What Is PIVX?
Private Instant Verified Transaction (PIVX) is a privacy coin and Dash blockchain fork focused on privacy and security for digital cash. It uses the Zerocoin protocol to anonymize transactions through its onchain Zerocoin Decentralized Exchanged (zDEX) for untraceable transactions. PIV is mined through a Proof-of-Stake (PoS) and Zerocoin-Proof-of-Stake (ZPoS) hybrid consensus algorithm, allowing for psuedonymous and anonymous transactions, which the PIVX Community labels as “extreme privacy.”
PIVX was launched January 31, 2016 by Dash community members who wanted to shift the reward system while focusing development on faster transactions times, privacy, and security. It’s focused on being a vanilla digital cash that enables fast value transfers. It’s more anonymous than other privacy coins like Zcash because the Zerocoin protocol is actually a custom version that also has a mechanism to auto-mint anonymous coins.
Anonymity is retained on PIVX using zPIV tokens on the zDEX, which are then processed by Masternodes using SwiftX technology.
We’ll dive a bit more into the nuts and bolts of this privacy coin in a minute. First, let’s review the cryptocurrency market performance of PIV, the native cryptocurrency of PIVX, and its usage as a cryptocurrency coin for digital cash.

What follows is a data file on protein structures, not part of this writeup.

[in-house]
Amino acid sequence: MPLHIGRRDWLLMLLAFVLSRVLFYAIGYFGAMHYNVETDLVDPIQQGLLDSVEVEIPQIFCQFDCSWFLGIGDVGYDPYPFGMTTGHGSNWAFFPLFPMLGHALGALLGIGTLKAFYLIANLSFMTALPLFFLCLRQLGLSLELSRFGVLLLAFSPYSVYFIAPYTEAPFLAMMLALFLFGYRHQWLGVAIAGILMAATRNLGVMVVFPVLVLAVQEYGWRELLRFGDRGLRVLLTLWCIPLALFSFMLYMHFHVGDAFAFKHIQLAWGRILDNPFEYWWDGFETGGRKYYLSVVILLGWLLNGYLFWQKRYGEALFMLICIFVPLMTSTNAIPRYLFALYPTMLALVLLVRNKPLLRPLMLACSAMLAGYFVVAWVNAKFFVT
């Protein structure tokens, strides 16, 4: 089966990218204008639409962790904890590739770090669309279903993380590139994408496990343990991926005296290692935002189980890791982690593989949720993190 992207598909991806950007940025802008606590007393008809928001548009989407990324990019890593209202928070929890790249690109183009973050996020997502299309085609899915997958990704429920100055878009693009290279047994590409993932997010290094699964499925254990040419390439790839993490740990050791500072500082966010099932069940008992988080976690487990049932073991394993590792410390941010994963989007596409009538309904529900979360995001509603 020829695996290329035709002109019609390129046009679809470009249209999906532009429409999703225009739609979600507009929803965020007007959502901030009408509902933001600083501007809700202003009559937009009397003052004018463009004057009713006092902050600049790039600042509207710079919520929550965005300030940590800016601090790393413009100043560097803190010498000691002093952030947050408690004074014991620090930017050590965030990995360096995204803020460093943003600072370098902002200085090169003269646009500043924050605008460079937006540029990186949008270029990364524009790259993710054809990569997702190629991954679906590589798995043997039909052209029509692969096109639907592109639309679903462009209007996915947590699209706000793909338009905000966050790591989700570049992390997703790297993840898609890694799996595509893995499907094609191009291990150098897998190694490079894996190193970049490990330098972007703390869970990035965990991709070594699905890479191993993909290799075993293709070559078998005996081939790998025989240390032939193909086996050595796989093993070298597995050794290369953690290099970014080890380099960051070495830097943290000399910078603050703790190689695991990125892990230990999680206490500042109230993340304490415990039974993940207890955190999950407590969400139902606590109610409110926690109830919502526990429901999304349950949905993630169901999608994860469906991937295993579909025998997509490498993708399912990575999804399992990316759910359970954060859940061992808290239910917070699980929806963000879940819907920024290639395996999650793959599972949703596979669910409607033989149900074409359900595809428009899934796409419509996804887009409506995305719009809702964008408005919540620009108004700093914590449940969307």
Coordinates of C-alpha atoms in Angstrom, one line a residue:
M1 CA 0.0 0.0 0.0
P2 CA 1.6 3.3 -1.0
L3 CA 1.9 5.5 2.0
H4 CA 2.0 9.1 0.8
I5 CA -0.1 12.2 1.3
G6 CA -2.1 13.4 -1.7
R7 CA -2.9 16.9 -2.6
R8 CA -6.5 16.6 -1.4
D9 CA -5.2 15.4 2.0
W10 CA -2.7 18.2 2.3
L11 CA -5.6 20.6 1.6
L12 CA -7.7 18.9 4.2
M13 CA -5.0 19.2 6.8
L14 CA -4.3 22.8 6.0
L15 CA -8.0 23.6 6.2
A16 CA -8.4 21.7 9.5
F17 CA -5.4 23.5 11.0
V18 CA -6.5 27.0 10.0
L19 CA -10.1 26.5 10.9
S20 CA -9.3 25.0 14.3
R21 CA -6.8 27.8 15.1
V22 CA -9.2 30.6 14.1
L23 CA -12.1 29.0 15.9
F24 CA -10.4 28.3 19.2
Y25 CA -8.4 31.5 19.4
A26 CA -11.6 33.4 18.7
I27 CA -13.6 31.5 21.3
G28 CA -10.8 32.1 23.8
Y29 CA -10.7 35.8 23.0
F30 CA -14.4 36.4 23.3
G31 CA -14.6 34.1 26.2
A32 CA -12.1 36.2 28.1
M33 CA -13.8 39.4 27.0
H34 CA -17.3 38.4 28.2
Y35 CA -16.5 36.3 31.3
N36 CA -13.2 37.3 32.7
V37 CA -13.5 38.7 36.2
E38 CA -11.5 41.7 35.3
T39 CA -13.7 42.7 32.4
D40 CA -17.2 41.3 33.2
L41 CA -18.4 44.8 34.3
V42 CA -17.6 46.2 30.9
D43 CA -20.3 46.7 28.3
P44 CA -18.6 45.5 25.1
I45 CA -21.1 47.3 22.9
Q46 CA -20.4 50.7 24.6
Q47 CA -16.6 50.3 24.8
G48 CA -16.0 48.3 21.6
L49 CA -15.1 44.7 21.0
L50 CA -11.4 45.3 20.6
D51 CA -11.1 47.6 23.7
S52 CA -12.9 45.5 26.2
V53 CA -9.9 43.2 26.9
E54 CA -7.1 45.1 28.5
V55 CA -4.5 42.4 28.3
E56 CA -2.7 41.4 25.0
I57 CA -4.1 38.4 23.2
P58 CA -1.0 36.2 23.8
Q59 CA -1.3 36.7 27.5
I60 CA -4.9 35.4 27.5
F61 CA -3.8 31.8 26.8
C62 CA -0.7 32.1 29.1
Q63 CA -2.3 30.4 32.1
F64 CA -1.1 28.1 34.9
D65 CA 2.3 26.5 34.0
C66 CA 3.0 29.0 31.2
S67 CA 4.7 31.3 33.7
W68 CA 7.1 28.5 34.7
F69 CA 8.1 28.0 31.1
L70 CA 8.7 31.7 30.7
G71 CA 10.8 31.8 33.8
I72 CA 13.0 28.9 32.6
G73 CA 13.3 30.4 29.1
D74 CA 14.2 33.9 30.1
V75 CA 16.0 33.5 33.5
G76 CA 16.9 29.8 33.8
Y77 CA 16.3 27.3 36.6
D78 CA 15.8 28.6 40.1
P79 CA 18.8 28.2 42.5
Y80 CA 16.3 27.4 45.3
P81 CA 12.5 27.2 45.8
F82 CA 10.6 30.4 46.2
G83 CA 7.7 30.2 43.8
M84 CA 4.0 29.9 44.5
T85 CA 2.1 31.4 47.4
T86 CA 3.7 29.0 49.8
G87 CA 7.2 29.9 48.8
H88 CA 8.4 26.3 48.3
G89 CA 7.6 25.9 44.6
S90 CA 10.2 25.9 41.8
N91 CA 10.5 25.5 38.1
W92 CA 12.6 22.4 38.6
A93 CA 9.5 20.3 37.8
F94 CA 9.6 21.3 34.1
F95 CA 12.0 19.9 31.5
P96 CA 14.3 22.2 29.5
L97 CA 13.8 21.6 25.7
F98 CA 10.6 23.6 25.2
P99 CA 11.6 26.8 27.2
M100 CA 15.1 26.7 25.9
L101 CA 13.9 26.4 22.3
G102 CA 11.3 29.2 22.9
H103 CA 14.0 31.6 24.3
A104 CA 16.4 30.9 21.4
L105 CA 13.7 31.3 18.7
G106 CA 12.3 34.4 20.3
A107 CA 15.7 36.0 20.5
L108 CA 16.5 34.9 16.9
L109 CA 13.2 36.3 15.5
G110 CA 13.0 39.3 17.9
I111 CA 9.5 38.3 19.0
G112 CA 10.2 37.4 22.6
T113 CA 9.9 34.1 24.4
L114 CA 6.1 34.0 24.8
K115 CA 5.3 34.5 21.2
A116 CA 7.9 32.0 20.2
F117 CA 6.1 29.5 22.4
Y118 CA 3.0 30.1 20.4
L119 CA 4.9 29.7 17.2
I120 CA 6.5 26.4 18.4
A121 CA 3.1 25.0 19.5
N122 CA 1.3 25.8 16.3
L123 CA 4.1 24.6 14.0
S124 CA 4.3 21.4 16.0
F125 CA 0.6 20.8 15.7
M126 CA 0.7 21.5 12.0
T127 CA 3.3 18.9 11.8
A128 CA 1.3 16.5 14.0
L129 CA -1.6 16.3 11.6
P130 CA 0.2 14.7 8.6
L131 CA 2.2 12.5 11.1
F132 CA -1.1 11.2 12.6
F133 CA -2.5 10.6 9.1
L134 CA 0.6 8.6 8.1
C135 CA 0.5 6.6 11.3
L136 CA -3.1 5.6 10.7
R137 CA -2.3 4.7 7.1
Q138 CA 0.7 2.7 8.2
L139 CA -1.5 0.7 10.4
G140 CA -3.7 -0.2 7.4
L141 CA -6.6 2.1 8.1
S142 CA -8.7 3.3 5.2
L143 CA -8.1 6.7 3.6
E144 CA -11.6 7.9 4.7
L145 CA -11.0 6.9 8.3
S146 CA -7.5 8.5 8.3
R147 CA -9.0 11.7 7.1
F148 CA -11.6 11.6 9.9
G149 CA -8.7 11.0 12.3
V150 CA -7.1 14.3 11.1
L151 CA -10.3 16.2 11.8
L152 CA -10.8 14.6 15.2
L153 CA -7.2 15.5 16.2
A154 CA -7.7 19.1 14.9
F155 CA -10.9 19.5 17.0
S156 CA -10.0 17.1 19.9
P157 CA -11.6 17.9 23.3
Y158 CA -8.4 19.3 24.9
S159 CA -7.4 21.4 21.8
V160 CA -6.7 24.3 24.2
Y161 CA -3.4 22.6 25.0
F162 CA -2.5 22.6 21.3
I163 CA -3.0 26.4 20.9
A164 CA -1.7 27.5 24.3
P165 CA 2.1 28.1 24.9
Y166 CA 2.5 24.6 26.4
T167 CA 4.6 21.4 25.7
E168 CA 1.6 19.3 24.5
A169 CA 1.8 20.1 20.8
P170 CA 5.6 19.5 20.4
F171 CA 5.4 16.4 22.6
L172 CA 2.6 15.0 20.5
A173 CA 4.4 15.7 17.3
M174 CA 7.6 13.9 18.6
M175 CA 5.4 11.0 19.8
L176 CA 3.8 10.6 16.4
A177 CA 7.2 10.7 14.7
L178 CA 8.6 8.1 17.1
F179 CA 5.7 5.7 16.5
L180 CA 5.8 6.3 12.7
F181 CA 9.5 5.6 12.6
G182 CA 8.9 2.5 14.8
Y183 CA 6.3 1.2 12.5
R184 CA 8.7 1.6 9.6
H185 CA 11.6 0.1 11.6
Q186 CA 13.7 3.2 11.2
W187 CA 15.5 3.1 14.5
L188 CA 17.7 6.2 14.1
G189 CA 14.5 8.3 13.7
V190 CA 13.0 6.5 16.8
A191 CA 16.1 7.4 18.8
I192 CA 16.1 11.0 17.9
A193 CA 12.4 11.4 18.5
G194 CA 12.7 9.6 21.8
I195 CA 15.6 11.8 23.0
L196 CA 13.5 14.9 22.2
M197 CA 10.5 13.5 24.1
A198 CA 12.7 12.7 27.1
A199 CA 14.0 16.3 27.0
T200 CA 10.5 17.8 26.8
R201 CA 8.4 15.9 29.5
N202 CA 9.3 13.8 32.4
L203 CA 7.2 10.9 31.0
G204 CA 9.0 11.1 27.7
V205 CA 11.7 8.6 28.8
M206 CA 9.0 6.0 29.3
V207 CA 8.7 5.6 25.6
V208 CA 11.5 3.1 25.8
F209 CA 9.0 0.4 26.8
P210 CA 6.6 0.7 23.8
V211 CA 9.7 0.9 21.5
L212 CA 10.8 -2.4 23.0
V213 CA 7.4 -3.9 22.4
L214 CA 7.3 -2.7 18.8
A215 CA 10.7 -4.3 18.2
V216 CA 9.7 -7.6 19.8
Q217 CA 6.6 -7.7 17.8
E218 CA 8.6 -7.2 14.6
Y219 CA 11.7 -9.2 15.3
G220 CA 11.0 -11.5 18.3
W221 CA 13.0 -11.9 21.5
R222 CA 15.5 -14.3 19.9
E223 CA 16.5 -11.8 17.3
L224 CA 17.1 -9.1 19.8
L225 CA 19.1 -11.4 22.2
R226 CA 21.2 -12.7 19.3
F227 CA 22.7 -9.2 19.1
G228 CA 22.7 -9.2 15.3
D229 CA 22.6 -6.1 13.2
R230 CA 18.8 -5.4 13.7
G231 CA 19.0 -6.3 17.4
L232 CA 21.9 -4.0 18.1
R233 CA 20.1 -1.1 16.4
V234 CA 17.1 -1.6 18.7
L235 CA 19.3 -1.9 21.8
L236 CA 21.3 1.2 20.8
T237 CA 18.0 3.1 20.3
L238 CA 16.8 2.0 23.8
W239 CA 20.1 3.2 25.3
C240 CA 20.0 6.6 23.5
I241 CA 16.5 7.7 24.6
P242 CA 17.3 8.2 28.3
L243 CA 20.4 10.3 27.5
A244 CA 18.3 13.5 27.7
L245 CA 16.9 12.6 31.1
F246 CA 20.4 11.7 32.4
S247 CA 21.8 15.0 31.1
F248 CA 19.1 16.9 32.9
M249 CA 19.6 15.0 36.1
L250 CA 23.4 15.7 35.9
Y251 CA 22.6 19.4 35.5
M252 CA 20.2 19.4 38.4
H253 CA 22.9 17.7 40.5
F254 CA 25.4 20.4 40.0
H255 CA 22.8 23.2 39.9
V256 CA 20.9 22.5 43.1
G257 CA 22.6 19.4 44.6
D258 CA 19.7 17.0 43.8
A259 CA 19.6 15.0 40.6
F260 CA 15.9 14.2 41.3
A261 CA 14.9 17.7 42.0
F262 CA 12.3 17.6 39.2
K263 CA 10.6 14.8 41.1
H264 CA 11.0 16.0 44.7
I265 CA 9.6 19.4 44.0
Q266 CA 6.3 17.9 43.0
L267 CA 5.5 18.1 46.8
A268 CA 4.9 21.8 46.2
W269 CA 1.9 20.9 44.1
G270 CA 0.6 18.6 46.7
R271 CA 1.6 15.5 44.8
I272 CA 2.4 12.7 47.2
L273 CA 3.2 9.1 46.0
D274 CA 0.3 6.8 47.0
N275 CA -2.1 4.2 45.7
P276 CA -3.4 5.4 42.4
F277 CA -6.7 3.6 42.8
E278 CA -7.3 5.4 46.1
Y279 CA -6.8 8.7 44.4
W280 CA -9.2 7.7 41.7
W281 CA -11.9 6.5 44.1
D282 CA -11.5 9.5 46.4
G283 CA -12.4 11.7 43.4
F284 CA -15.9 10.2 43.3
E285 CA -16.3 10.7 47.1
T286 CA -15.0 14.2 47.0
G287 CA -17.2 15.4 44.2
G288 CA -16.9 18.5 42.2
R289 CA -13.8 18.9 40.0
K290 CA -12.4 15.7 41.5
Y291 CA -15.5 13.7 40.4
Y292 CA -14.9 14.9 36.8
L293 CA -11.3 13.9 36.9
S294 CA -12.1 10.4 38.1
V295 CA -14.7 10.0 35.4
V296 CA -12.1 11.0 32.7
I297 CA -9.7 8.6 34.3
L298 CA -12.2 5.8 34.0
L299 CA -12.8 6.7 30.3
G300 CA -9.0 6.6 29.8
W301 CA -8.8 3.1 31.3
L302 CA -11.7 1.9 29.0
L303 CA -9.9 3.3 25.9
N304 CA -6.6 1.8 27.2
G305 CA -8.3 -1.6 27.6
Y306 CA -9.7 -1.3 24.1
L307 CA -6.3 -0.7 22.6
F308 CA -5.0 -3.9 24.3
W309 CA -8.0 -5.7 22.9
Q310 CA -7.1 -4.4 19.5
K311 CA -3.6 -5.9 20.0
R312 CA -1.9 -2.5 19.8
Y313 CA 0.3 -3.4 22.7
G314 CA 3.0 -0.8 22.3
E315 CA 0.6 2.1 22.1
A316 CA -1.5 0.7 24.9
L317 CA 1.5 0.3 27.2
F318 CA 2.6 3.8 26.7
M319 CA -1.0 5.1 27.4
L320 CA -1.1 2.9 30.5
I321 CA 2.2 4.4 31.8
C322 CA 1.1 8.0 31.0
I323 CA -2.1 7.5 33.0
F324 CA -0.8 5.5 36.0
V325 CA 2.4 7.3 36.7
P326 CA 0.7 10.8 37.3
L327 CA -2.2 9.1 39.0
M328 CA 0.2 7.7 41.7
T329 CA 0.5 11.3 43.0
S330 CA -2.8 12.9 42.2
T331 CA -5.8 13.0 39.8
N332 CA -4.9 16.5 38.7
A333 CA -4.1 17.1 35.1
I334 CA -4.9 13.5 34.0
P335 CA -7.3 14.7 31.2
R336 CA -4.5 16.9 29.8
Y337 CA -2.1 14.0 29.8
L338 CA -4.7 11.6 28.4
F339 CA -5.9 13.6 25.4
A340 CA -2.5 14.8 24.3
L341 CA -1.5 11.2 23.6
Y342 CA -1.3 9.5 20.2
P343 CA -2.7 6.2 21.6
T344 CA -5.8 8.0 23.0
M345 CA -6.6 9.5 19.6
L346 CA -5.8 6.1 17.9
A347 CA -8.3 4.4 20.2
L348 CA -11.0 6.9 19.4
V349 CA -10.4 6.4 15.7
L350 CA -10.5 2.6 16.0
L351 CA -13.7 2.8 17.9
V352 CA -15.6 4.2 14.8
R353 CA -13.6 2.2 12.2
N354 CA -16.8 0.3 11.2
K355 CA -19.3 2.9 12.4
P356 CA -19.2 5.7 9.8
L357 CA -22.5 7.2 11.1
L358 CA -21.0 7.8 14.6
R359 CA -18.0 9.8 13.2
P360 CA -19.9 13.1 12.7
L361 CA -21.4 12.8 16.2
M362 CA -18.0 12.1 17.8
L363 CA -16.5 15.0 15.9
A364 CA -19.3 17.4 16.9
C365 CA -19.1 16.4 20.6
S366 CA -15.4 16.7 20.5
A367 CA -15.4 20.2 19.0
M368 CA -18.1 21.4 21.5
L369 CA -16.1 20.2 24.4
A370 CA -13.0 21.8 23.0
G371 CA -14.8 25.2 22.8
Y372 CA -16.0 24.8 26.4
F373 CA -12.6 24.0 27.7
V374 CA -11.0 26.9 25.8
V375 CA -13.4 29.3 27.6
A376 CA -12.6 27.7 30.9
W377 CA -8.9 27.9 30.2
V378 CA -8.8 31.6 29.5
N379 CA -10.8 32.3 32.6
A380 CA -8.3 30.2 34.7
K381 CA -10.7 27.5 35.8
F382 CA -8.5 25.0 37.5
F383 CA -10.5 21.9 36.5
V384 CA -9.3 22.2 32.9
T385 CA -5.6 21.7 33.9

PIV Cryptocurrency Summary
As of December 24, 2018, the circulating supply of PIVX is 56,781,166 PIV. There is no maximum supply, although transaction and zPIV mining fees are burned to control the supply. The peak price of PIV so far was $14.24 on January 10, 2018.
Approximately 2.6 million PIV is minted each year. Of that supply, 90 percent goes to staking wallets and Masternodes, and 10 percent funds budget proposals voted on by the PIVX Community.
Becoming a PIVX Masternode require hodling a minimum of 10,000 PIV in the PIVX-Qt wallet. Balances under 10,000 PIV can still be staked for disbursements, which are distributed in proportion to holdings. A seesaw mechanism balances rewards between Masternodes and individual stakeholders, and a community-made PIVX returns calculator will show you exactly what the staking rewards are at currently.
The PIVX wallet is surprisingly sophisticated for a community-developed project. Both Android and iOS wallets are available and use 2-factor authentication and even a hardware dongle. The wallet functions much more like a mobile payment solutions (i.e. Paypal or Apple Pay) than a traditional cryptocurrency wallet.
PIVX is theoretically capable of transaction speeds of up to 173 TPS, with blocks processed approximately every 60 seconds. When the PIVX zDEX is used, a zPIV token is created to represent its value, similar to wrapped Ether. You can’t remove zPIV tokens from the PIVX network.
PIV is tradeable on a variety of cryptocurrency exchange markets, including Binance, Bithumb, Upbit, and Bittrex. PIV trading pairs include BTC, ETH, BNB, and fiat currencies like USD and EUR.
PIVX: Anatomy of a Privacy Coin
As you’ve probably figured out by now, PIVX is a community project, and it comes with a manifesto. According to the PIVX Community: